During Ramadan, the ninth month of the Muslim calendar, Muslims fast. It means they will not drink, eat or smoke cigarettes from the sunrise till the sunset. Fasting is an obligation for the Muslims who have physical ability for doing it. So, pregnant women or others with physical issues should not fast during Ramadan like others. Also, fasting is not obligatory when you are traveling. Not eating or drinking during the day, helps the Muslims empathize with the poor. It also helps them be more thankful for the blessings they have. All of the above makes Ramadan different from other months of the day.

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An old couple breaking their fast

The Muslims break their fast after sunset. The name of the meal for breaking the fast in “Iftar.” Iftar usually includes tea, cheese, and bread. It is fine to eat, drink and smoke in public during the night.

What Are The Etiquettes During Ramadan?

It is essential for visitors to adhere to the rules of the place they are visiting. However, the rules or the behaviors that others expect you to do is different during Ramadan in Iran.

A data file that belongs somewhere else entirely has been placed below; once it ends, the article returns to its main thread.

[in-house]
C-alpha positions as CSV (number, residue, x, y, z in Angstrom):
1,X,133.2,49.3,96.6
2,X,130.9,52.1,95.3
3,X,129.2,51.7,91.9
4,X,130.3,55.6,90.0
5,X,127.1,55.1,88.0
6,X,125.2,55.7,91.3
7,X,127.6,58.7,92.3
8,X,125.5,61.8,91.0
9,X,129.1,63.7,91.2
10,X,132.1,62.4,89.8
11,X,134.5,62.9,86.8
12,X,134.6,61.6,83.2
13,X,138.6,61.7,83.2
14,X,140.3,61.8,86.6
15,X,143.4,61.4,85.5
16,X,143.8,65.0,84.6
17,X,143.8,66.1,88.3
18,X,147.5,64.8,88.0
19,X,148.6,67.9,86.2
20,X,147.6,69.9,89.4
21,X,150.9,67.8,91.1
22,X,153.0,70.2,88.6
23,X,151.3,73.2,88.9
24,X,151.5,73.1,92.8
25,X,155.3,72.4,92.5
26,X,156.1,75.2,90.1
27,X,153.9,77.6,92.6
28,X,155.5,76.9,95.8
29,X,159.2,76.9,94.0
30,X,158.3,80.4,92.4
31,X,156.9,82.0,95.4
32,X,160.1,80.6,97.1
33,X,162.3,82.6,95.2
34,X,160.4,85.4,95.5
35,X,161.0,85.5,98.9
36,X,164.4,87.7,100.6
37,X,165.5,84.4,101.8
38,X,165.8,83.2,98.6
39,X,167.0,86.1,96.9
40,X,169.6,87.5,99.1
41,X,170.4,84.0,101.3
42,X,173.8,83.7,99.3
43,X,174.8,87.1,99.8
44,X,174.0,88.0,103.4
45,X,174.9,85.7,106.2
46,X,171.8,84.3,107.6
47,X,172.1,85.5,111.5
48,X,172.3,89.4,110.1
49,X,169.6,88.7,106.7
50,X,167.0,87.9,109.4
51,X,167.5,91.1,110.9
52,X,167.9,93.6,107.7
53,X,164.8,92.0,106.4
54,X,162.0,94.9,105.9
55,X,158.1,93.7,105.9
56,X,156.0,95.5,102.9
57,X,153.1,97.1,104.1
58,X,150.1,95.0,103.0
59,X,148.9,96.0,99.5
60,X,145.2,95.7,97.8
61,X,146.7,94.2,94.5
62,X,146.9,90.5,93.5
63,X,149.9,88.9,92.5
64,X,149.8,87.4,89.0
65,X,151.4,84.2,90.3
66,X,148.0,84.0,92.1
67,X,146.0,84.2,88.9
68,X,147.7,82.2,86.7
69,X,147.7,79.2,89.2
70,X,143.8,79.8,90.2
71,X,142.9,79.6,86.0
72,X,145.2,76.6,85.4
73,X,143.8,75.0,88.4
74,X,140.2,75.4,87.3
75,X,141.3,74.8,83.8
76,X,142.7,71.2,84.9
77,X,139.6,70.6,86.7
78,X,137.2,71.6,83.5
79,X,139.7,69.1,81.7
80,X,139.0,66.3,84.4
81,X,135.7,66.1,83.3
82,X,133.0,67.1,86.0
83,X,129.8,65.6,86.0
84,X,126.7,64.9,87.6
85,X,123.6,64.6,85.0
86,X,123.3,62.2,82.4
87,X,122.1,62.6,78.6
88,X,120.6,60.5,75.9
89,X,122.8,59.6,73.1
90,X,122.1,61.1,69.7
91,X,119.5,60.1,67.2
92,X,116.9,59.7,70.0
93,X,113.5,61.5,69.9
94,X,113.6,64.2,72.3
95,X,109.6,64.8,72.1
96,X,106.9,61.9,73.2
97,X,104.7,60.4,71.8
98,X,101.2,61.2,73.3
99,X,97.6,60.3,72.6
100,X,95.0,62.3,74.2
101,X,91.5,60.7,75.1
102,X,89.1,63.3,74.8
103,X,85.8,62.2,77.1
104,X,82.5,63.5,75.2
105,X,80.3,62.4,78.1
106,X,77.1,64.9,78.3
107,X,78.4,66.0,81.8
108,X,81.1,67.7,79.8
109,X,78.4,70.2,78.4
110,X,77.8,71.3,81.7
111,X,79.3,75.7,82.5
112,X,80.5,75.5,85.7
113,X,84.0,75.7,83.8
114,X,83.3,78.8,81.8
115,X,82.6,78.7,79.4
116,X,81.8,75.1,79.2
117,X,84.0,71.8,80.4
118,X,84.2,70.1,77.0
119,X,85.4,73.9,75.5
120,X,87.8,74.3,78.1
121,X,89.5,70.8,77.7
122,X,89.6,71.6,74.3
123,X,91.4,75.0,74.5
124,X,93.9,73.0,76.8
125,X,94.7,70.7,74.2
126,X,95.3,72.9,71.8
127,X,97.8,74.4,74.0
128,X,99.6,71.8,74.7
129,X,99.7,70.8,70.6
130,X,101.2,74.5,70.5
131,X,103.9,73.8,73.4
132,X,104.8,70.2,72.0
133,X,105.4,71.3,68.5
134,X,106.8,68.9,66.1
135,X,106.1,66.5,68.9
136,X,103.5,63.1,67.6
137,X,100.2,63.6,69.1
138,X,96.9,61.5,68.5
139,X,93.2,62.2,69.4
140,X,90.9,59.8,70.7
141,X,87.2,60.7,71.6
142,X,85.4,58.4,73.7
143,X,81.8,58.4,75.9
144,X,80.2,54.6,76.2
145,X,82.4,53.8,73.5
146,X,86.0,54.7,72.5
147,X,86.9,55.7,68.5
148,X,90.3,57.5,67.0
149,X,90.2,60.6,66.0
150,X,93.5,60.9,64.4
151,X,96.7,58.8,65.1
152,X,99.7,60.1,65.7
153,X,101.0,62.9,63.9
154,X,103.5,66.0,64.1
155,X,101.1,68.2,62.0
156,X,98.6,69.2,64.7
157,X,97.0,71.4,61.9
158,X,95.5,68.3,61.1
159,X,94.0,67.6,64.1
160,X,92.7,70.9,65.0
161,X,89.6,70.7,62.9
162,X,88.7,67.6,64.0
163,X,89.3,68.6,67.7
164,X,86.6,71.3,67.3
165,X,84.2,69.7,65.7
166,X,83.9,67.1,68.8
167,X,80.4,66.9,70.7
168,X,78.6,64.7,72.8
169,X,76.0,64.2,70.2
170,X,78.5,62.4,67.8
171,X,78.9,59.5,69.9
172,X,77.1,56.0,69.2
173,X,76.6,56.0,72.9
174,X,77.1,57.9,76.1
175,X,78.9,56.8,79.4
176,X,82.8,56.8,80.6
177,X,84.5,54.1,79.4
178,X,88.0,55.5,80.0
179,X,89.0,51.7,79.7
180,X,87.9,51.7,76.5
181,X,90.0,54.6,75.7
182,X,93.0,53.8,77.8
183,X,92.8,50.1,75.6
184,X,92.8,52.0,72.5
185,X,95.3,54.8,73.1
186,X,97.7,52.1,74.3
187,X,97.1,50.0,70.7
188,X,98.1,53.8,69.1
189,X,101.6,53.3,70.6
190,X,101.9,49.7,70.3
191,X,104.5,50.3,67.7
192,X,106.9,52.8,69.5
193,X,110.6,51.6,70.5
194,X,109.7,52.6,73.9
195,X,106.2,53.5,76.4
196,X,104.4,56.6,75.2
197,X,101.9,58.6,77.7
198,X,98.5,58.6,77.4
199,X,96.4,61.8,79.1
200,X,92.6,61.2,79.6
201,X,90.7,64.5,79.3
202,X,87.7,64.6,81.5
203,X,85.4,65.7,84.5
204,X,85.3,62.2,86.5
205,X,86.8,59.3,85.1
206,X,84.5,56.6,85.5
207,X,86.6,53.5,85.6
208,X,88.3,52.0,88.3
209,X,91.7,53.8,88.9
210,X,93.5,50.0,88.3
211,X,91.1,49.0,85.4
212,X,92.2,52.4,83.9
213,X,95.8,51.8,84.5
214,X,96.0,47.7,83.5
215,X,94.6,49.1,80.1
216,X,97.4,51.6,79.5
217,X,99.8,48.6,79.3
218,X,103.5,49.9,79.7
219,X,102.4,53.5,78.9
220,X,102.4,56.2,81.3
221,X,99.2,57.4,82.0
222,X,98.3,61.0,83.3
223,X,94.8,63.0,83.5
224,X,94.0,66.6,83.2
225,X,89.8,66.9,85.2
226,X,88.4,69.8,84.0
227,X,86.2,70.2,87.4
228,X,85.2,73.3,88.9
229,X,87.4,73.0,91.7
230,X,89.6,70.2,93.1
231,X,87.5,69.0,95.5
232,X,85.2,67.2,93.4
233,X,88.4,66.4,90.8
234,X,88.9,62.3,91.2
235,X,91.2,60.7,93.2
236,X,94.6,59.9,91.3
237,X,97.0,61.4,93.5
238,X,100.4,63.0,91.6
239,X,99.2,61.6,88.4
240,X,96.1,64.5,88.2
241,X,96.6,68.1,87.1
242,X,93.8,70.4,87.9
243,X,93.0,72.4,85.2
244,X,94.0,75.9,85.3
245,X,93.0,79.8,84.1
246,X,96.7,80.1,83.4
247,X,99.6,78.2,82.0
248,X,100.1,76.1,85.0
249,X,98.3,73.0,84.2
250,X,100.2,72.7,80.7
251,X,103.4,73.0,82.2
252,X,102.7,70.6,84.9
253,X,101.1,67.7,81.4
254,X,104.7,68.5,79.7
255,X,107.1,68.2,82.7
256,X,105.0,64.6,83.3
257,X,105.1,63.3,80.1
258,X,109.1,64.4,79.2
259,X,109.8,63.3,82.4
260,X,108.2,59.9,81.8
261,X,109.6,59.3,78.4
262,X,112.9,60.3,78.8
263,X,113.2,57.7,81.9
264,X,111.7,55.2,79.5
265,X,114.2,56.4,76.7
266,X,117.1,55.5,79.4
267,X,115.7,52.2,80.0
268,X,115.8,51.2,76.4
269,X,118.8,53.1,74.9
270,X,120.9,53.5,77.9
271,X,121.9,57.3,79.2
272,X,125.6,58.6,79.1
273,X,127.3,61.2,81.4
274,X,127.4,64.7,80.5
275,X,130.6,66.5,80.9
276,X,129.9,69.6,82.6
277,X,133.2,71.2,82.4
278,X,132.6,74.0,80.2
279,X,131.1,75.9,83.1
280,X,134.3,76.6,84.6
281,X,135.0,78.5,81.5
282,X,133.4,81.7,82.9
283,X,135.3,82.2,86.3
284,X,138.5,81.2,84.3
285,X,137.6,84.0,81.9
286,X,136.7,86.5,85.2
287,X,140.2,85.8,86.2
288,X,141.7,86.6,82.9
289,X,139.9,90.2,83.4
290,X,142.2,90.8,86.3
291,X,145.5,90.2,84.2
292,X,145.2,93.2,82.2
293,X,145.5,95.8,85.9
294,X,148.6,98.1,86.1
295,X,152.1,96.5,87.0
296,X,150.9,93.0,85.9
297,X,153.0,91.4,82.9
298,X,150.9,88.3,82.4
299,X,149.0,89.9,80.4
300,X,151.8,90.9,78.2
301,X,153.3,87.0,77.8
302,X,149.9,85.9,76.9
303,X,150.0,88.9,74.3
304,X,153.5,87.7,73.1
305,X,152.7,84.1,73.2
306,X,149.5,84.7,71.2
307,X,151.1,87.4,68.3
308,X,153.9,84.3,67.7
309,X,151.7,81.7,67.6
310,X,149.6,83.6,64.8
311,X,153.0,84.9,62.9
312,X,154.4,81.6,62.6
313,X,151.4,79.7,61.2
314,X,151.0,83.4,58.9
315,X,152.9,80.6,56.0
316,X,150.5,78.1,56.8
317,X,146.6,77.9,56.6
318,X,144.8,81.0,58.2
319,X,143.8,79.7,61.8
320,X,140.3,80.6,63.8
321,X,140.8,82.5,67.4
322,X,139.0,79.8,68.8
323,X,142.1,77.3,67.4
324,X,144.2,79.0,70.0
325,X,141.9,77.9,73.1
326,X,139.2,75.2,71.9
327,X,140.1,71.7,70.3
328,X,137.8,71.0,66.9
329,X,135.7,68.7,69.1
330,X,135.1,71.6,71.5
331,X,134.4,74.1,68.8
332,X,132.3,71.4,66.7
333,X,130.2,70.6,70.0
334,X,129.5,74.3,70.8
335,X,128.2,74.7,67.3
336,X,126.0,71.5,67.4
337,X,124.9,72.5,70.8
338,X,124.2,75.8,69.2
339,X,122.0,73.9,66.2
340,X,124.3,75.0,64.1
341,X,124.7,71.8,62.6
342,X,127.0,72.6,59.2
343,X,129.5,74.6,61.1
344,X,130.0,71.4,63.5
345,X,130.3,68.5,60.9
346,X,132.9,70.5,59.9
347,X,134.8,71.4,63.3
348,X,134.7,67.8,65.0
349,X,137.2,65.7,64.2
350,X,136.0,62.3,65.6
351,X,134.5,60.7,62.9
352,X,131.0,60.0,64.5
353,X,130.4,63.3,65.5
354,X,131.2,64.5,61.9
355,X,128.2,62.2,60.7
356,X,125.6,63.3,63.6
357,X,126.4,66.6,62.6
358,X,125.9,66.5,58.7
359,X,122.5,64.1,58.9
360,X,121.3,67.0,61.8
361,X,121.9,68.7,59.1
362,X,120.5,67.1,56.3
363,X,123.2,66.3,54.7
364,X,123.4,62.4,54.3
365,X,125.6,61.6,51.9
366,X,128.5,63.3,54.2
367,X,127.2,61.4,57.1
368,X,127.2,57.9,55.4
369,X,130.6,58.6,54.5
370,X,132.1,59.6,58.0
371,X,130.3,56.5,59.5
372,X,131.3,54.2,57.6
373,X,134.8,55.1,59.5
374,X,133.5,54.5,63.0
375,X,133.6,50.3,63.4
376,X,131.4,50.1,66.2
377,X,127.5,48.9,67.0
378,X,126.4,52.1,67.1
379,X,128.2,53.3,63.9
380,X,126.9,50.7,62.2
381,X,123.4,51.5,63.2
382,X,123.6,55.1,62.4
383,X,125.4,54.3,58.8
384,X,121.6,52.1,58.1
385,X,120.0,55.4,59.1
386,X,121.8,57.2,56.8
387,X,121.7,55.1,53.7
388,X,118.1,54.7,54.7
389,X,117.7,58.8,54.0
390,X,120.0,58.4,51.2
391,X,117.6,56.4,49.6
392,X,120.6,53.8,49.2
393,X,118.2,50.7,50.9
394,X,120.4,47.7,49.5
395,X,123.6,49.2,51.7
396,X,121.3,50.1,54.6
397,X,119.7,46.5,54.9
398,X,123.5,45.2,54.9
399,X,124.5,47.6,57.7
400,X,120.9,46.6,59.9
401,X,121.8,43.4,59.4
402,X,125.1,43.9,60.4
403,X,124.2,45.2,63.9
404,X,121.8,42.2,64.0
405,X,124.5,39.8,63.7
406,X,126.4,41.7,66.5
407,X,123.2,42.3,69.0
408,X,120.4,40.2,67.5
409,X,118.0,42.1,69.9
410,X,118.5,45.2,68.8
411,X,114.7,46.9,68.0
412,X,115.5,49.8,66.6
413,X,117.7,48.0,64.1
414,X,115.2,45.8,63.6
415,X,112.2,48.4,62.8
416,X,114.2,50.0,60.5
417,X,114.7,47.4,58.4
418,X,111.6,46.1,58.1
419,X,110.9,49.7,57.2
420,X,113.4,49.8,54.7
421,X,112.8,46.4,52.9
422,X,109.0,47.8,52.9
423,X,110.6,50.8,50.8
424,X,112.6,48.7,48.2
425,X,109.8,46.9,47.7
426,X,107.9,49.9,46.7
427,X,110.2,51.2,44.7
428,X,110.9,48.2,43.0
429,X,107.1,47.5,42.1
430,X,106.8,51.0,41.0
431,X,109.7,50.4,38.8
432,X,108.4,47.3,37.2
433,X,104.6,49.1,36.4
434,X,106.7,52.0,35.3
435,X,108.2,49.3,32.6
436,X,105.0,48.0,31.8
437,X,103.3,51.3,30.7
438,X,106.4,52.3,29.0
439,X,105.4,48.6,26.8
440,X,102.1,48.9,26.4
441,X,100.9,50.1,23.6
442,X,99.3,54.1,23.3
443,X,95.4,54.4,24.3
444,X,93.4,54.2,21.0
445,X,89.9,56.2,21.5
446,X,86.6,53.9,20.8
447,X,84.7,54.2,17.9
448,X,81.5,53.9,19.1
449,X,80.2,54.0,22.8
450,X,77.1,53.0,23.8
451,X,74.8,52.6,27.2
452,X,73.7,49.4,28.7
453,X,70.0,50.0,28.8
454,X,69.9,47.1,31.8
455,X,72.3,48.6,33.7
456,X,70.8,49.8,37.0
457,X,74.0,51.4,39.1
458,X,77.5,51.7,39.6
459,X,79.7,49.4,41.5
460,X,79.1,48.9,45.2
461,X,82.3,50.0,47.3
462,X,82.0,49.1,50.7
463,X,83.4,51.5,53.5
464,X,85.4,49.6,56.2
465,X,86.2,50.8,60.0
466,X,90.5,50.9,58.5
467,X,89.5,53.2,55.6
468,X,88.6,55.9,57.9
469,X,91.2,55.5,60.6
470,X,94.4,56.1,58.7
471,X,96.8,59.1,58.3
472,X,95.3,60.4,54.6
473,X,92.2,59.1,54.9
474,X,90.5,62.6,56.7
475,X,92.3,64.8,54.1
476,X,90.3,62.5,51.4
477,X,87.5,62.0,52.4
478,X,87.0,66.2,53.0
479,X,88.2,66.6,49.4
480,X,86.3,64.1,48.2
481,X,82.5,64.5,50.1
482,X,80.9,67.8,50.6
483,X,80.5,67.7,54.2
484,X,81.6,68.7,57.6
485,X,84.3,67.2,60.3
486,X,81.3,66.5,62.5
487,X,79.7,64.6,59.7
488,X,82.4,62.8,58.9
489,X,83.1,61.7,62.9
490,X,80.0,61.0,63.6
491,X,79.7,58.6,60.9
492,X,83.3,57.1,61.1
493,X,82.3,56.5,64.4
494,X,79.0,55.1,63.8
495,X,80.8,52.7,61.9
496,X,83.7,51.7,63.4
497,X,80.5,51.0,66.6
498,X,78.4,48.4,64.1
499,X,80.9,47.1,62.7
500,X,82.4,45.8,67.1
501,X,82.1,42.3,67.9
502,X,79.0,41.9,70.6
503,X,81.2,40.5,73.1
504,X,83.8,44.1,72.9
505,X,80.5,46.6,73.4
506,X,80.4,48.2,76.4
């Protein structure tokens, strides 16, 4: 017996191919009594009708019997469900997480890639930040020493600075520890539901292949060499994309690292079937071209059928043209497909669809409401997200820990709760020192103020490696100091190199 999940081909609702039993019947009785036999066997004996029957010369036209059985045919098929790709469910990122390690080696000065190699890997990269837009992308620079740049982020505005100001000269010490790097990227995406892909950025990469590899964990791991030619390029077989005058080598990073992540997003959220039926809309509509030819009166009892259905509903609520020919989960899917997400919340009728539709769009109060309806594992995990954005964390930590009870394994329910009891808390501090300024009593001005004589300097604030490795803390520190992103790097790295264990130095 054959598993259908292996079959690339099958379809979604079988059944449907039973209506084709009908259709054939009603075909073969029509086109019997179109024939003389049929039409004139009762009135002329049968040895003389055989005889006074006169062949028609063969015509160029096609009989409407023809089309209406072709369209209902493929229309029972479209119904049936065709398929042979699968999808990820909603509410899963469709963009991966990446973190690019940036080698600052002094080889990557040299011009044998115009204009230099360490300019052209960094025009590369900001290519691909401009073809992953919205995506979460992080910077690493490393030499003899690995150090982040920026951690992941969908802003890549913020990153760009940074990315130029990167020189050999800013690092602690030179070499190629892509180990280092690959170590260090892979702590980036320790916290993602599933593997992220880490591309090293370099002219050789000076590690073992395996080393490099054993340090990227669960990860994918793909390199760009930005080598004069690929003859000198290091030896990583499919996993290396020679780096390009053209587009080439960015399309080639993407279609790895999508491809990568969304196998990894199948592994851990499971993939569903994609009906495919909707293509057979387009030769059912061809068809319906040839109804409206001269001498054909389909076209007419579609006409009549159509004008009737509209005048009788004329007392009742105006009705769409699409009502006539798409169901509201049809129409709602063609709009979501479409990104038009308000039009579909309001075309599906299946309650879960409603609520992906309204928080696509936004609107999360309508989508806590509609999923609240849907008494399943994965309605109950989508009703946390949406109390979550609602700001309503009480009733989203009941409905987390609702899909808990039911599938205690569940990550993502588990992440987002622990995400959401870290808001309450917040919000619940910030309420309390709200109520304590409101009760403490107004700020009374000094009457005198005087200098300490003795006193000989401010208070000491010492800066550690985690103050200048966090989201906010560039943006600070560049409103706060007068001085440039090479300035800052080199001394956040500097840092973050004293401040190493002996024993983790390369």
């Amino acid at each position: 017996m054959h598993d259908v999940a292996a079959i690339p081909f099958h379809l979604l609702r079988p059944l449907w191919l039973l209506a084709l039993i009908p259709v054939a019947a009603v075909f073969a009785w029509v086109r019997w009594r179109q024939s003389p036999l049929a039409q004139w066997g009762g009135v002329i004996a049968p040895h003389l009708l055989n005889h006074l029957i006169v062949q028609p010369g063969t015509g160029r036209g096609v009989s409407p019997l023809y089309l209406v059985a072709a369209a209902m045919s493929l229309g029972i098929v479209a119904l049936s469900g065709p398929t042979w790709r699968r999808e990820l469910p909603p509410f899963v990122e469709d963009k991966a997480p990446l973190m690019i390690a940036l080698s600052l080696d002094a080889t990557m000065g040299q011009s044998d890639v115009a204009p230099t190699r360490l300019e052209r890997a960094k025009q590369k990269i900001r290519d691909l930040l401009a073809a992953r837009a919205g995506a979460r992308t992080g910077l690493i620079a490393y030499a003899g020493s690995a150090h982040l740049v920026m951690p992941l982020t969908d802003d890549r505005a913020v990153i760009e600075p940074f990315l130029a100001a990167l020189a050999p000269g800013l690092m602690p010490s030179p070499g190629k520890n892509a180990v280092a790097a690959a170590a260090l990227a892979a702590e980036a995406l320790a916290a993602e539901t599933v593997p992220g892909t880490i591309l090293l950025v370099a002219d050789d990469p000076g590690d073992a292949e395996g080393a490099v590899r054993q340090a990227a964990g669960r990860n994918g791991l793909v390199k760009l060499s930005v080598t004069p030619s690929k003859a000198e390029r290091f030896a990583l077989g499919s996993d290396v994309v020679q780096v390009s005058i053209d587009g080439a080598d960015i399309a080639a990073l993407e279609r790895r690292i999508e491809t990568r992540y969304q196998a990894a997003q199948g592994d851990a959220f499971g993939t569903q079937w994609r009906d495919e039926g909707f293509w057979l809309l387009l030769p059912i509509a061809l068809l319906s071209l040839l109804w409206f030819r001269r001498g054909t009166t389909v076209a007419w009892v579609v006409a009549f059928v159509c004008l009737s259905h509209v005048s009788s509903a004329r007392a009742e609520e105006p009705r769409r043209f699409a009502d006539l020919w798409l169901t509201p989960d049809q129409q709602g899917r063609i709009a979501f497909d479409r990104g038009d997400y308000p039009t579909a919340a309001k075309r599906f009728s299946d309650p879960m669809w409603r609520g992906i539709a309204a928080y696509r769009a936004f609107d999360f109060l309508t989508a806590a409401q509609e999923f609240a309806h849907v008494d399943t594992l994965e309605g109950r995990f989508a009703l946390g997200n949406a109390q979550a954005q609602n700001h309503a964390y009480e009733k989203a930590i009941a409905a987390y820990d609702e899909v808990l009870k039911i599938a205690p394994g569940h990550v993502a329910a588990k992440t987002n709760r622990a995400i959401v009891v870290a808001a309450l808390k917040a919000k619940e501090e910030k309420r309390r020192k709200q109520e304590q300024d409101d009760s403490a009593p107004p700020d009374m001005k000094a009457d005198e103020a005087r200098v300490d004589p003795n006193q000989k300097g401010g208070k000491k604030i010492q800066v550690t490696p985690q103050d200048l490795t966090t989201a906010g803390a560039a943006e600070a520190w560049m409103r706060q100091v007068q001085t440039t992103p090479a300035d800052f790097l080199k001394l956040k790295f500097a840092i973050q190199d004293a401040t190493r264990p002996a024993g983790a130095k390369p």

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An Iftar ceremony

It is forbidden to eat, drink or smoke cigarettes during the day in public places. This rule is for respecting the ones who fast. Of course, having food, water or smoking will be fine when you are in a private place. Or, if no one else can see that you are eating. The important thing is it shouldn’t be “obvious” for the others that you are doing any of those acts.

Are The Restaurants Available During Ramadan?

Many tourists worry about having access to food during the day in Ramadan. Many of the restaurants are not open during the day in Ramadan. But, they almost always have takeaway foods or cold sandwiches. Also, the restaurants of the hotels are always open during Ramadan for their guests. And, you can always find food in the supermarkets. Therefore, there is no need to worry about finding food during Ramadan.

The Nightlife During Ramadan